He alleged Karen had “fallen” overboard, and he had attempted to rescue her without success. Envisioning this scenario was challenging, given she was five feet three inches tall and the ship’s rail stood three feet six inches high. Scott’s face bore triangular gouges and a four-inch scratch. He explained them by claiming he had struck his head on a gangway control box. However, no evidence of blood, hair, or marks was found on the box, and photographic evidence revealed no sharp protrusions that could have caused his facial injuries.

The medical examiner noted several suspicious observations after Karen’s lifeless body was found in Pacific waters. Her clothing had trapped air, causing her corpse to float and suggesting that she had not attempted to swim after going overboard, as she was likely unconscious when it happened. They also identified hemorrhage in her neck and eyes and neckbone distortion, indicating manual strangulation. Embedded material from the ship’s rubberized jogging track in her clothing suggested she had been forcibly pressed against the deck.

Pieces of her earrings and strands of her strawberry-blond hair were found 11.5 feet from the ship’s railing. Witnesses recounted instances of tension between the honeymooning couple. One fellow vacationer noted Scott’s anger over his wife’s dietary choices and unfamiliarity with the elaborate silverware settings. He also observed him arguing with a woman on deck roughly 45 minutes before the incident. Federal authorities arrested Scott, then 36, in Long Beach on suspicion of murder and held without bail at the Terminal Island detention center.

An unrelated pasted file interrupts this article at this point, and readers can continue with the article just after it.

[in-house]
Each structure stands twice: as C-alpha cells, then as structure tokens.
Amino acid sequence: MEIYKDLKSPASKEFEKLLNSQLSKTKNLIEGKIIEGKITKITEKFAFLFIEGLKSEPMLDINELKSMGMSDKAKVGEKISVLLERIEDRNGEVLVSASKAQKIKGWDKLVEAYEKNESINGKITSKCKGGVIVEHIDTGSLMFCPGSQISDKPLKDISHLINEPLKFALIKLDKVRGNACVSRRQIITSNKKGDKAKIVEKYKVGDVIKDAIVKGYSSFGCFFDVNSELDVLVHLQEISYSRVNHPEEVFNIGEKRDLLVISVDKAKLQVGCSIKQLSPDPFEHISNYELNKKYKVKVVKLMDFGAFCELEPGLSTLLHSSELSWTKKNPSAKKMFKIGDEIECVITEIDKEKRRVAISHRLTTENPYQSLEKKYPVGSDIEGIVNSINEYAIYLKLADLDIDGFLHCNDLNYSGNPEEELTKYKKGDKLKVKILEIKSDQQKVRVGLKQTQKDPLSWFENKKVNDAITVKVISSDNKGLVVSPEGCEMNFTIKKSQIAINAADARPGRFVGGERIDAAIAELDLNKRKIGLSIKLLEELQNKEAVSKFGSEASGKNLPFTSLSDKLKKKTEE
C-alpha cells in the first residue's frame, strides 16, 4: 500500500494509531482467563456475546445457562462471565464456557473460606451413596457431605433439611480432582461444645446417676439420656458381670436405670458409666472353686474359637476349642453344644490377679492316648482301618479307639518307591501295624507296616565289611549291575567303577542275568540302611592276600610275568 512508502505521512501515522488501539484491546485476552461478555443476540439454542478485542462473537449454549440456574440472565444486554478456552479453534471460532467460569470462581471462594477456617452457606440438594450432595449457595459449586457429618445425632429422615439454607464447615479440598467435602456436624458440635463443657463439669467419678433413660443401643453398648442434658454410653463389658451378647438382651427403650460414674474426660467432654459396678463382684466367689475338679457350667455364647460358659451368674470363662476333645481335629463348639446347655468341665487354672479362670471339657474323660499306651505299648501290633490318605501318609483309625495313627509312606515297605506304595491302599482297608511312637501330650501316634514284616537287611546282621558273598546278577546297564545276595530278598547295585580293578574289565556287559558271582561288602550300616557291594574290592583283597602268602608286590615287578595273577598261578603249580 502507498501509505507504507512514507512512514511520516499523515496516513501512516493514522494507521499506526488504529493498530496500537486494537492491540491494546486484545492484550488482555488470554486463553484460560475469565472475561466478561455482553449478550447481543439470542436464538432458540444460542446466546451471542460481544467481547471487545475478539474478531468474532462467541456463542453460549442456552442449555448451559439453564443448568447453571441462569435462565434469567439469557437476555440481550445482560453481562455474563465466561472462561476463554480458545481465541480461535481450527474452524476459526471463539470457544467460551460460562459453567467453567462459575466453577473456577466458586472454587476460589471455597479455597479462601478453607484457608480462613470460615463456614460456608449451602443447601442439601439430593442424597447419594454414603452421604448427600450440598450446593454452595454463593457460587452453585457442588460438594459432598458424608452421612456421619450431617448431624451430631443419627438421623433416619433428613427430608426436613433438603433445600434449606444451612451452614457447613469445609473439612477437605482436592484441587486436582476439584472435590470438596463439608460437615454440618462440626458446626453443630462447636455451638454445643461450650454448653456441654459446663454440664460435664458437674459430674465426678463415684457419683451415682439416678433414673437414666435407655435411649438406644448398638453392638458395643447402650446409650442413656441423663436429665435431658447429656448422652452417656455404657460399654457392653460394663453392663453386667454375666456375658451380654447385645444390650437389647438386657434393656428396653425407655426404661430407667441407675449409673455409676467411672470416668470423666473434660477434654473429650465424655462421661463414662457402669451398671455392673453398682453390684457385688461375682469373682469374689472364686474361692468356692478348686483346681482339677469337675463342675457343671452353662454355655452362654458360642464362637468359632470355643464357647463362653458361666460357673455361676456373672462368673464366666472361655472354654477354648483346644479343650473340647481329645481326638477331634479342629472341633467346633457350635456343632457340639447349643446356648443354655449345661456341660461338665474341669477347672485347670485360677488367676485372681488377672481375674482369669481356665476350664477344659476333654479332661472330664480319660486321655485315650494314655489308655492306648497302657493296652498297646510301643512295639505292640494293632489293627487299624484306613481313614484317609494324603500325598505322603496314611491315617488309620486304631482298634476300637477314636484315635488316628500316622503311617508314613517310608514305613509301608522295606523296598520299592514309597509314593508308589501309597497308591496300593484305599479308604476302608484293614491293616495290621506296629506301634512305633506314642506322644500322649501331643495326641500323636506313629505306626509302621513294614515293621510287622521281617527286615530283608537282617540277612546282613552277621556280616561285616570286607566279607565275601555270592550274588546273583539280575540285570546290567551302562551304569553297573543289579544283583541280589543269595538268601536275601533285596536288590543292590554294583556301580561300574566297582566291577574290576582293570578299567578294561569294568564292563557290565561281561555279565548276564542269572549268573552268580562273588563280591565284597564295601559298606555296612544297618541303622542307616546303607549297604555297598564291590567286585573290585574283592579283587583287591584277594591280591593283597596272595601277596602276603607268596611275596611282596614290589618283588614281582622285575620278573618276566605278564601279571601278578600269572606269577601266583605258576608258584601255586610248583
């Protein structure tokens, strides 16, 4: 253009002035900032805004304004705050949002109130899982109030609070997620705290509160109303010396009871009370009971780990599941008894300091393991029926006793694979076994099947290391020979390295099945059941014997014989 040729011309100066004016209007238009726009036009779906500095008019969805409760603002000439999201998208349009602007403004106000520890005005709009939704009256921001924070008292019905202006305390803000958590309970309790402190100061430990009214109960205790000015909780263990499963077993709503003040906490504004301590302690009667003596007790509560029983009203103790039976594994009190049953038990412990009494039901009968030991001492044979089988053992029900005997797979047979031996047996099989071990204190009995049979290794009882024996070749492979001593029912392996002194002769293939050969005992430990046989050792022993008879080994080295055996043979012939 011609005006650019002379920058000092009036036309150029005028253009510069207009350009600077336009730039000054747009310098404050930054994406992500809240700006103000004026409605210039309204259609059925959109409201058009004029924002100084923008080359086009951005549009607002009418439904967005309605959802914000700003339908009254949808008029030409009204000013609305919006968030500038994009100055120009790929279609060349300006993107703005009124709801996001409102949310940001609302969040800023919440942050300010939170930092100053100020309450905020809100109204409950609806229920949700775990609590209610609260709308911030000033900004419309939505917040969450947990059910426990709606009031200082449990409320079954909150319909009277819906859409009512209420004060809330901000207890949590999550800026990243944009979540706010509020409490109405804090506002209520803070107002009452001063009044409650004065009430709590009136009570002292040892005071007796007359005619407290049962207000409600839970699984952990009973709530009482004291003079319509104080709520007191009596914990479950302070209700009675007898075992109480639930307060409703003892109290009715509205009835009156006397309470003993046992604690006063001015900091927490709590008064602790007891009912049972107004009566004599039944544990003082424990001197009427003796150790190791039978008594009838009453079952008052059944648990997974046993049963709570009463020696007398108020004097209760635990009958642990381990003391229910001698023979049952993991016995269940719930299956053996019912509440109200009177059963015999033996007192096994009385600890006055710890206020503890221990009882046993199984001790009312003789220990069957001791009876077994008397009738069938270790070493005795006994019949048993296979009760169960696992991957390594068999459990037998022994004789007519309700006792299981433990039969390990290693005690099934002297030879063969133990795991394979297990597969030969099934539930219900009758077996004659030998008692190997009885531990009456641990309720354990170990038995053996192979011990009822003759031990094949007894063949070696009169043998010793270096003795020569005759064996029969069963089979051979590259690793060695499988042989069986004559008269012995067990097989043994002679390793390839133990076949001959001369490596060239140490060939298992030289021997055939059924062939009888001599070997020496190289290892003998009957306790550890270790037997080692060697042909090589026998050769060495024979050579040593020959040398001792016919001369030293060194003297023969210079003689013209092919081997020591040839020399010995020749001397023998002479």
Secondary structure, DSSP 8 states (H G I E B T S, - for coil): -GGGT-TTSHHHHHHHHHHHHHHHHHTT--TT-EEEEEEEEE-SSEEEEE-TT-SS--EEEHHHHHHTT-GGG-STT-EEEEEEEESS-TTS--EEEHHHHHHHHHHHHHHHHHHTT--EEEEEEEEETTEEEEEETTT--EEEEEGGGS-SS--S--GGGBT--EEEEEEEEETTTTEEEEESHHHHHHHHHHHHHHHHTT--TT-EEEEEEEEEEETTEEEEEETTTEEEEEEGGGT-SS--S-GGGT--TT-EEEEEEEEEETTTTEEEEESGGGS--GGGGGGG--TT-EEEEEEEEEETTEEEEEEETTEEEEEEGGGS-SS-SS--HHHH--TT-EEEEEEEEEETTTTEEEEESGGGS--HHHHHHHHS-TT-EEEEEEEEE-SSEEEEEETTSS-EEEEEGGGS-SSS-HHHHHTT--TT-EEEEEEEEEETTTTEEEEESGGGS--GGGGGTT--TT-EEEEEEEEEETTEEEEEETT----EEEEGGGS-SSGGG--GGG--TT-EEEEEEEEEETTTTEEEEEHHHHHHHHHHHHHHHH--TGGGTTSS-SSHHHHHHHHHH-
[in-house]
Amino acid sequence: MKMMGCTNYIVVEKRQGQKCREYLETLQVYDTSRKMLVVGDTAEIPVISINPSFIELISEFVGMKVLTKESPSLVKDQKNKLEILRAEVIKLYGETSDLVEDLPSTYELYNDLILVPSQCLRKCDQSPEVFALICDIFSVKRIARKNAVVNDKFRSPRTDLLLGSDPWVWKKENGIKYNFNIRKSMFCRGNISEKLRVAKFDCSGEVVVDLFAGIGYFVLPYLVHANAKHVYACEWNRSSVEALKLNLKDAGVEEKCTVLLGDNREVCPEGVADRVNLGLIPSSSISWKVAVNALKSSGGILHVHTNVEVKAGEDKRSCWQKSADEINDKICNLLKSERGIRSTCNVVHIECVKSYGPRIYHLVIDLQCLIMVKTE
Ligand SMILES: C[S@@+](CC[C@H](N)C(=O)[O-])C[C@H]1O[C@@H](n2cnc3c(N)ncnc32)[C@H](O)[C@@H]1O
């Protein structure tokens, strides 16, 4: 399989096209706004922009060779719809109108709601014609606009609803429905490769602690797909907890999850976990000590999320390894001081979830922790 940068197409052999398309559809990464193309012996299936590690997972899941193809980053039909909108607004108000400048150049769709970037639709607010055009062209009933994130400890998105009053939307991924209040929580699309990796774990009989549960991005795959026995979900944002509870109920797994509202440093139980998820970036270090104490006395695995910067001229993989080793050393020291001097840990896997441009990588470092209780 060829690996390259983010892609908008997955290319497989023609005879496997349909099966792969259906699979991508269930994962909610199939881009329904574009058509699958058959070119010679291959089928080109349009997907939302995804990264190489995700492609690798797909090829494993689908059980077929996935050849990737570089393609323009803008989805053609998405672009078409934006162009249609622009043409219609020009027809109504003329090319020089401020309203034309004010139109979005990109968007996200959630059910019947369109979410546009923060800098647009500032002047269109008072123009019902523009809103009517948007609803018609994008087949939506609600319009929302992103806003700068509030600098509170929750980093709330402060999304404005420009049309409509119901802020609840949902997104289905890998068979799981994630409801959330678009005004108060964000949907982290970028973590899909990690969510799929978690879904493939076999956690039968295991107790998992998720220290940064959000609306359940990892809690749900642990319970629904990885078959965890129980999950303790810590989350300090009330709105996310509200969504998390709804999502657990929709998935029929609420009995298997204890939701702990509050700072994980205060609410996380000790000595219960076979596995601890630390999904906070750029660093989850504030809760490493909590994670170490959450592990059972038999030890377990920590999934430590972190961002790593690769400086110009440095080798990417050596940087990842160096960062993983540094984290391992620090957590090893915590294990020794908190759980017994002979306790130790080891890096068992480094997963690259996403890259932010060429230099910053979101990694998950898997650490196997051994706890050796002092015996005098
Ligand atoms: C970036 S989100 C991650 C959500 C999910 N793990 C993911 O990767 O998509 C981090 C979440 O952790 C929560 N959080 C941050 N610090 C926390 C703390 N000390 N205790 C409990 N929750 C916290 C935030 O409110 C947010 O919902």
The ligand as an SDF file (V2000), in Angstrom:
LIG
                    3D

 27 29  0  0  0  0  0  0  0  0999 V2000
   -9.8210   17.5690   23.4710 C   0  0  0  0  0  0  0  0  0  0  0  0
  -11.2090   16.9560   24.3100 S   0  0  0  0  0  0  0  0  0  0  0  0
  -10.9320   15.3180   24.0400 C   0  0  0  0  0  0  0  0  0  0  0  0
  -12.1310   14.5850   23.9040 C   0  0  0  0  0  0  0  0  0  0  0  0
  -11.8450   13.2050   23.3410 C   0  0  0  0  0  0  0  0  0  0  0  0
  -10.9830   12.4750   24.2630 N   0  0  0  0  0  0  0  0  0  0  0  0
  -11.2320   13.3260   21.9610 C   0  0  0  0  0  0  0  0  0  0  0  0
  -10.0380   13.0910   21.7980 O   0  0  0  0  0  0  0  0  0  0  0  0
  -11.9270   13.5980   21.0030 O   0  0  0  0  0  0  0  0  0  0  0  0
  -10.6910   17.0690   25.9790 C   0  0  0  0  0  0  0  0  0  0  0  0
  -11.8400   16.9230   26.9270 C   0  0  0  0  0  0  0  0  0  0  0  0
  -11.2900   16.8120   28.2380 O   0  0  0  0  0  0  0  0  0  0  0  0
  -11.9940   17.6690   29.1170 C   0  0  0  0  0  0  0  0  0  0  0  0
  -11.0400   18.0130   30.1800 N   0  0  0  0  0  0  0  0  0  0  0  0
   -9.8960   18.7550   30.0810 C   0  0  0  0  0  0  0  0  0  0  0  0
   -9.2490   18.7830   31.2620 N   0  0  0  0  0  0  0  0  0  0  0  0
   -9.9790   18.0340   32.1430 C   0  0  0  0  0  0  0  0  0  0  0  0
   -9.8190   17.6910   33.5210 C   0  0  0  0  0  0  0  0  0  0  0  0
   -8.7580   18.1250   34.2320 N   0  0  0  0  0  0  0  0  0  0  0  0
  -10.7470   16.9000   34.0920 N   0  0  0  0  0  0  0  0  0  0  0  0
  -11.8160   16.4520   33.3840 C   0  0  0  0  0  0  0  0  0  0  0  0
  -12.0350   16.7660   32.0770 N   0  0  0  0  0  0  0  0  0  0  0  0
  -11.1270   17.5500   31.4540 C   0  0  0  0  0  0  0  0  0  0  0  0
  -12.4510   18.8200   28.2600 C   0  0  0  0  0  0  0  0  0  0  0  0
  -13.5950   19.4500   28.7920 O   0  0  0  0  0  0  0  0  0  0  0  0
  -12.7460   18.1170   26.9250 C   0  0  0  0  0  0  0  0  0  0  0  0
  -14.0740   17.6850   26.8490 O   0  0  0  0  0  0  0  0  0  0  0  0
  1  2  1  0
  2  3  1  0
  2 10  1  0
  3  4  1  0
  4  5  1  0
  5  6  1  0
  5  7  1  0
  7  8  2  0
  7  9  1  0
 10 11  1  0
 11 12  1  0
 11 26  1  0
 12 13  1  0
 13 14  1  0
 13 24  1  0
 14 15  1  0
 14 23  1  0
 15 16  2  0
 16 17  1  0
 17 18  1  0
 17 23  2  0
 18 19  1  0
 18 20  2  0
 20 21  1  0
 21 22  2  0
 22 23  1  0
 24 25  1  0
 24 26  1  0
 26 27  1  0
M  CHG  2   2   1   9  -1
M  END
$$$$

In custody, Scott provided a third, highly unusual explanation for his wife’s death, claiming that Israeli agents had killed his “beloved wife” in retaliation for his exposé criticizing their government. He referred to his book, “Nightmare in Israel,” published by Vantage Press in early 1987, which had limited sales. He had emigrated to Israel in 1978, where he ran an unlicensed chiropractic clinic. He alleged that his troubles began when he refused to marry a neighbor’s niece, leading to his arrest on false charges orchestrated by the “Israeli Mafia.”

Since His Release in 2017, Scott Roston’s Whereabouts Remains Unknown Today

In March 1987, Scott reported an attempted kidnapping, claiming two Israelis in a van had tried to abduct him. During his second-degree murder trial in late February 1989, his defense attorney acknowledged the seemingly implausible nature of his client’s claims but urged the jury to consider the world of international intrigue. The defense didn’t challenge the prosecution’s medical evidence or testimony about the couple’s disputes. Instead, they presented records showing two Israeli nationals on the ship.

Image Credit: New York Daily News

The prosecution presented one of the Israeli nationals, Maurice Haziza, who revealed he was a wedding photographer on vacation with no ties to espionage. The jury, unconvinced by the espionage defense, found Scott guilty of second-degree murder, and he was sentenced to life without parole. Scott appealed his sentence, and the Court of Appeals for the Ninth Circuit remanded him for resentencing while upholding his conviction. Now in his 70s, he was resentenced to a term of 33 years, nine months in November 1994, and was released in 2017.